What ‘Defund the Police’ Really Means
Reallocating the budgets of police departments isn’t a new idea, but one that’s reached the mainstream
The recent police killing of George Floyd in Minneapolis outraged the country, sparked global protests, and became the latest symbol of the centuries of systemic violence toward Black Americans. It also reignited calls to defund the police — an idea that may be new to public discussion, but not to the many activists and academics who have pushed for and studied what this significant change could look like nationwide.
On Sunday, nine members of the Minneapolis City Council answered those calls with a vow to defund and dismantle the Minneapolis Police Department and to create a new public safety system. It’s a move that has been misinterpreted by some.
“It is not a call for anarchy. It is a call to rethink the assumption that Black and Latino communities can be ‘helped’ by this punitive occupying force,” Nicole Gonzalez Van Cleve, an associate professor in the Department of Sociology at Brown University and author of Crook County: Racism and Injustice in America’s Largest Criminal Court, tells ZORA. “When people say defund, what they’re saying is, ‘Please break this mold and redesign it based on the health of communities.’”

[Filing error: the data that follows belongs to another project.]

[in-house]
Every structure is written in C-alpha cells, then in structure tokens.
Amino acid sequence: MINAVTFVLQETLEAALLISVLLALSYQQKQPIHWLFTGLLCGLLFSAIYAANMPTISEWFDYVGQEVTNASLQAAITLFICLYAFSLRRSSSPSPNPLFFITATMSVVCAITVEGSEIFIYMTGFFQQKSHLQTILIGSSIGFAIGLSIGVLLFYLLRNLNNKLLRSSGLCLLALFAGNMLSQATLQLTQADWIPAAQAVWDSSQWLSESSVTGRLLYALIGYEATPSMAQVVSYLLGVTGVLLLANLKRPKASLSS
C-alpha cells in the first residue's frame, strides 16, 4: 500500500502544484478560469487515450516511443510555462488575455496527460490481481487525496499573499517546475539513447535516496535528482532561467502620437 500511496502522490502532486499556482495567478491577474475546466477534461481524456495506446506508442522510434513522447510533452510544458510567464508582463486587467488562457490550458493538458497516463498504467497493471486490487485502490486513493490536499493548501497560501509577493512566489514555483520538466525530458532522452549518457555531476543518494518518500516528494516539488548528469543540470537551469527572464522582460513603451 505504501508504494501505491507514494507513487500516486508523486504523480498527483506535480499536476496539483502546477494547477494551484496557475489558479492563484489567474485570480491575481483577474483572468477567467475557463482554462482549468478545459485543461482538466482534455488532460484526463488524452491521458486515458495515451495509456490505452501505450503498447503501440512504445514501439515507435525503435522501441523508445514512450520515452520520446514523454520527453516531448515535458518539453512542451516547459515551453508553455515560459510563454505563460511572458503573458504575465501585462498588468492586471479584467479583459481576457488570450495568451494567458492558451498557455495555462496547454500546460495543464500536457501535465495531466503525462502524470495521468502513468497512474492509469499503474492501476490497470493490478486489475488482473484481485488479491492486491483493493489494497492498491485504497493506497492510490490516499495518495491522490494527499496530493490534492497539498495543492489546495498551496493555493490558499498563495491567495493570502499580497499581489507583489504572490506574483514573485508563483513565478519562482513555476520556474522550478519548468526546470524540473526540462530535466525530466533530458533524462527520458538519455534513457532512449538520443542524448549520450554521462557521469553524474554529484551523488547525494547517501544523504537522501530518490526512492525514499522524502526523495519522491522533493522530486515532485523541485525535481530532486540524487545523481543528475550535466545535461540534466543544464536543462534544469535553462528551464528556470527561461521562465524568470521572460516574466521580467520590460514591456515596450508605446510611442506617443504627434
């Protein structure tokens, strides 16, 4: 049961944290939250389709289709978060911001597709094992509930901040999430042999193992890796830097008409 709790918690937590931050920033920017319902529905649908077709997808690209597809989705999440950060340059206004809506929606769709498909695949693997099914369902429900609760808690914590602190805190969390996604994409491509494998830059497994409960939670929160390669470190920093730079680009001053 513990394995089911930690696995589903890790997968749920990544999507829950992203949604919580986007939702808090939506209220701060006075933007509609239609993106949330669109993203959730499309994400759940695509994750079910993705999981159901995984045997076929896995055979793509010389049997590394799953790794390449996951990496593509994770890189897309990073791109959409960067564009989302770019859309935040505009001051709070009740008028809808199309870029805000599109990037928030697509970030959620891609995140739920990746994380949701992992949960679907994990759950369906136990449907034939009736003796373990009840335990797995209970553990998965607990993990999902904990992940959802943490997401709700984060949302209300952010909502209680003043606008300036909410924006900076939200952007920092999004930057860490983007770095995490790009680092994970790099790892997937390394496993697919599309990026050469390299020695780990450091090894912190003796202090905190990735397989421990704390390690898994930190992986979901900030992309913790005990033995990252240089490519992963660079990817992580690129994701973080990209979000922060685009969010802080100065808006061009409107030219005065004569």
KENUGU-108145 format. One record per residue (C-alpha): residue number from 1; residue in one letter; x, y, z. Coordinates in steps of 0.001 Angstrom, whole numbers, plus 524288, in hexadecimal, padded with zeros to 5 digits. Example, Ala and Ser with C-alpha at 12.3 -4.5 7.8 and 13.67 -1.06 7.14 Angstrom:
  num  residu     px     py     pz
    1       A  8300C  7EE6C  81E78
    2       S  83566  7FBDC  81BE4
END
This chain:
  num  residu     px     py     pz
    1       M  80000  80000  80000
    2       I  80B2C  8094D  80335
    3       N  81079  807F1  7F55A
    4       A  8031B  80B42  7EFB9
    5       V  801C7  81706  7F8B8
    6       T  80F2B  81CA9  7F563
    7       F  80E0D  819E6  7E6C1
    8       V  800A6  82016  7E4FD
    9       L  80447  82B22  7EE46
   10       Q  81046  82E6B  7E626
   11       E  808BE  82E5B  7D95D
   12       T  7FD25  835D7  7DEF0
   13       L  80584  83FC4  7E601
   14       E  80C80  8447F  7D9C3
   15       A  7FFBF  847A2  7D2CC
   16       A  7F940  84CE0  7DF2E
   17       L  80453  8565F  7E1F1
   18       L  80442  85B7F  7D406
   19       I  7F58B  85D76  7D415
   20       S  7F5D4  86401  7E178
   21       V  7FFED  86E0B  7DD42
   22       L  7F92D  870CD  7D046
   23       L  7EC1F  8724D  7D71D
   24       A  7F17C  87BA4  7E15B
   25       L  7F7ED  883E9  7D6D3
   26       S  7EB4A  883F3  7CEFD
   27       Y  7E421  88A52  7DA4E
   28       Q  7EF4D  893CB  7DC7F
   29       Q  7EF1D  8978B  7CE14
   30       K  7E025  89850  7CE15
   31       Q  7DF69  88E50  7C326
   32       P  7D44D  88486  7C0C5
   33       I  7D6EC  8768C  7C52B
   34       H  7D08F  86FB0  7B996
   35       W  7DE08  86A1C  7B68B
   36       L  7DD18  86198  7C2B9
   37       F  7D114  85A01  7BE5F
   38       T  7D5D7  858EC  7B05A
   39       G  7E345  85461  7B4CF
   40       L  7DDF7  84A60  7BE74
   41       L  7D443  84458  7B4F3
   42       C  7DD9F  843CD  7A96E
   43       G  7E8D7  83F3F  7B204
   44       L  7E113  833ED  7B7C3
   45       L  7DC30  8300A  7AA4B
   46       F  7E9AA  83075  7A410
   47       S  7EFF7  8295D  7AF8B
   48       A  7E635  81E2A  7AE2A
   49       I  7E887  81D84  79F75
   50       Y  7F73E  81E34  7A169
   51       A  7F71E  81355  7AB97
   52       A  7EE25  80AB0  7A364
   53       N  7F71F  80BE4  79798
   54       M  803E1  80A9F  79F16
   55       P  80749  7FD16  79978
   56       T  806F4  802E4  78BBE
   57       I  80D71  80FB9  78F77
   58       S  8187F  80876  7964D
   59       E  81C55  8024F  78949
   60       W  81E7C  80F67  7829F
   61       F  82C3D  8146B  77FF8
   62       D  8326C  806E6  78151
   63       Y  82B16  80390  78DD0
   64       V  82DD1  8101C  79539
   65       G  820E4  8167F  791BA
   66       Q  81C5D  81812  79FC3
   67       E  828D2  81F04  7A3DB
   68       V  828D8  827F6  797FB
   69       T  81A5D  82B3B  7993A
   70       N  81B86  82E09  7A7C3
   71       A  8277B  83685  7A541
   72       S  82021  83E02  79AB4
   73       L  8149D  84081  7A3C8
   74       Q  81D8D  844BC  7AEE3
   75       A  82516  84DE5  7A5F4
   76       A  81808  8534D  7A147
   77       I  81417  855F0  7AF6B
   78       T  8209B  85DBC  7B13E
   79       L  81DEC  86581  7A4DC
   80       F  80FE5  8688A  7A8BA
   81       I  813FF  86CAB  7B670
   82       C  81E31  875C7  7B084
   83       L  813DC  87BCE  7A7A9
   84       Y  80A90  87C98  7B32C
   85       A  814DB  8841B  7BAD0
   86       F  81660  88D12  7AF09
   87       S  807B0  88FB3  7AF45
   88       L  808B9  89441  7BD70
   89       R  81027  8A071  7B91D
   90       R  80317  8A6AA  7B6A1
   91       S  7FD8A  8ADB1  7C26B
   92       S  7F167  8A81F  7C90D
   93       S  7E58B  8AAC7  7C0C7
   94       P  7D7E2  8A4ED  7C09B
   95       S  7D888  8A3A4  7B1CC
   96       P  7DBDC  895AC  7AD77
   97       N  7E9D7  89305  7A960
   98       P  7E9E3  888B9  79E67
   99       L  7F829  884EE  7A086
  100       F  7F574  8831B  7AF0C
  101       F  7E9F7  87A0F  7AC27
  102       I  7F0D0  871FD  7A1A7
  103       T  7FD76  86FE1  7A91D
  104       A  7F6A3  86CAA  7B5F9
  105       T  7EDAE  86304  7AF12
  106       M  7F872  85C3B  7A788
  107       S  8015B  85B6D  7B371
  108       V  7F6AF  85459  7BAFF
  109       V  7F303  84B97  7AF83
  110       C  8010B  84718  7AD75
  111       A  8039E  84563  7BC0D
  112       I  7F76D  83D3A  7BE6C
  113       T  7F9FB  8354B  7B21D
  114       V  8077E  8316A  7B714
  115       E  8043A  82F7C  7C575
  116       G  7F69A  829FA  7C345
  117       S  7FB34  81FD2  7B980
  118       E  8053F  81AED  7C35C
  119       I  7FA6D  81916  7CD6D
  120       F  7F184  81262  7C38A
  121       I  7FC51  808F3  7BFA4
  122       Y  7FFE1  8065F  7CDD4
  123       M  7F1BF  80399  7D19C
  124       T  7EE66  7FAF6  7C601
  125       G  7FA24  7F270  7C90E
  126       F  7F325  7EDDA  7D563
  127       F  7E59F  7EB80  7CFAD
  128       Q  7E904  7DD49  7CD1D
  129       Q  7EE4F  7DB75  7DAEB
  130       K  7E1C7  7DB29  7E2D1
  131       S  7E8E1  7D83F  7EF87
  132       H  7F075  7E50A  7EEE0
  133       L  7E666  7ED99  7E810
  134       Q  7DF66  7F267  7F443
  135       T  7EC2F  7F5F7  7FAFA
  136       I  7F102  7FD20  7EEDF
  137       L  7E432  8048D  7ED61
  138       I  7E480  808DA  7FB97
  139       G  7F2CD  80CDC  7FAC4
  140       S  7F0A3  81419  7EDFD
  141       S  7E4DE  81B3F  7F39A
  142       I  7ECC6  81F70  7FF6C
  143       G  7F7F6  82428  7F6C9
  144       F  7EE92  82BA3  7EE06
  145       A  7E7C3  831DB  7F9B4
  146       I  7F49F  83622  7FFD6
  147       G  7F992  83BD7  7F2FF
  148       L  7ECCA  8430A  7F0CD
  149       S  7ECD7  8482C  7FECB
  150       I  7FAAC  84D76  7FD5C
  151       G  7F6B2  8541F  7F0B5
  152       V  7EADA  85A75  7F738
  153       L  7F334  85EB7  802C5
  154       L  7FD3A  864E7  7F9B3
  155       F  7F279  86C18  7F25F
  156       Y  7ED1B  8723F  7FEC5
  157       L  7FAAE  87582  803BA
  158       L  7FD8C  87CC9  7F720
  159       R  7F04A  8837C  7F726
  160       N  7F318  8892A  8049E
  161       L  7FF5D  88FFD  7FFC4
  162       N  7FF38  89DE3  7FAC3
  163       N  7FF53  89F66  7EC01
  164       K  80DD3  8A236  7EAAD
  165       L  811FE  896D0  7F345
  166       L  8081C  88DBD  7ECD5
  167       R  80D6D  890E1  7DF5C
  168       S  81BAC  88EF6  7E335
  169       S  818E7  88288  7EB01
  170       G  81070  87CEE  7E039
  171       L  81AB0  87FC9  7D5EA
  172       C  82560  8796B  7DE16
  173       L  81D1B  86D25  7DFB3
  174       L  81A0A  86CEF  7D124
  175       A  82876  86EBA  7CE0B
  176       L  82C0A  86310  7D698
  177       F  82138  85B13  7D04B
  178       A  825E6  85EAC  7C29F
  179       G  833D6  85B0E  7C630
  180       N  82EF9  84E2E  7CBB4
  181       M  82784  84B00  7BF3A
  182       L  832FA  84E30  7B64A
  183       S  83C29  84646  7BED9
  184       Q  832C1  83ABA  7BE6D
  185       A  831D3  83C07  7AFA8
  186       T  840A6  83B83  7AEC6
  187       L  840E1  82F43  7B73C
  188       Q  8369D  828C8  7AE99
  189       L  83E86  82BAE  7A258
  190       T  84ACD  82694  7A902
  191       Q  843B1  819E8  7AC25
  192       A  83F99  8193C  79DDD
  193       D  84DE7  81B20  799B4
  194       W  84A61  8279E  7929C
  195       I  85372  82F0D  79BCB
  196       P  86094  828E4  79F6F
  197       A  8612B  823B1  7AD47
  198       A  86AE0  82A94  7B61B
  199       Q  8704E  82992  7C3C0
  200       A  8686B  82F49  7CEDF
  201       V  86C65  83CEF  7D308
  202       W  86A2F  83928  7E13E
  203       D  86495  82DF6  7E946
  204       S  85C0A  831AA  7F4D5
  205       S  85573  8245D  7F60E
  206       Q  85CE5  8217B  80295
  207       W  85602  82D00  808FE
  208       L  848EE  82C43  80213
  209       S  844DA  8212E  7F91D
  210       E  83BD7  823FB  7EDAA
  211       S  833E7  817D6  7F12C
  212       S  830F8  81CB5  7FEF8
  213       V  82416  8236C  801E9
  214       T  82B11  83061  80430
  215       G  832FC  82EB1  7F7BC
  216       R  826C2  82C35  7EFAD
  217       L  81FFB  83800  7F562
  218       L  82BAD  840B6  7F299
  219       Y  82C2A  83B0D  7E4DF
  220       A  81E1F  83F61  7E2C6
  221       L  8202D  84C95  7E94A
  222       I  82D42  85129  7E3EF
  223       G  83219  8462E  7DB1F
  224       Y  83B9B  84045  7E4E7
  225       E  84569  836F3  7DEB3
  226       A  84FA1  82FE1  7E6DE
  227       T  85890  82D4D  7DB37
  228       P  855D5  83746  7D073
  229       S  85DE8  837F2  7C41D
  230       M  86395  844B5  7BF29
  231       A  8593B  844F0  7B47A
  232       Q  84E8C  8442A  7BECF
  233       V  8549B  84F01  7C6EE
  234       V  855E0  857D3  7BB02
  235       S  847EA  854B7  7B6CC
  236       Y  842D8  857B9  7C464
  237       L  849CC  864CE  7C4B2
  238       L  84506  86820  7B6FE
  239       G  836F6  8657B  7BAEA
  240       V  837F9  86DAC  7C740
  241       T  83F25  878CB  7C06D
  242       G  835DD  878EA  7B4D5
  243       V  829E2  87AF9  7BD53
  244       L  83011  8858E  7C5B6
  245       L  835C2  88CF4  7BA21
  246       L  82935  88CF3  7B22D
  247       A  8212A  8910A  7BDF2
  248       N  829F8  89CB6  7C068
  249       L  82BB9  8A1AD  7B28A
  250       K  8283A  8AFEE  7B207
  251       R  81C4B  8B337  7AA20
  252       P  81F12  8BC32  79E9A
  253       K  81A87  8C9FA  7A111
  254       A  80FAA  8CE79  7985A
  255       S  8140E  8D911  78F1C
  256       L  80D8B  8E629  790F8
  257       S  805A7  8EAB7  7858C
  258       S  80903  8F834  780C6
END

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In plain English, defunding the police means taking money usually allocated to the police department — or the sheriff’s department — and shifting it to other agencies. That could look like moving money from police to better finance public schools or mental health clinics or grief counselors. Given that police are called to respond to every kind of incident — from cats in trees and alligators in pools to shootings and car accidents — defunding the police calls for providing more money to the appropriate agency. This way, the remaining police can focus.
The idea of defunding, though, lies on a spectrum. Some do seek to completely abolish policing, saying that communities can police themselves when given the…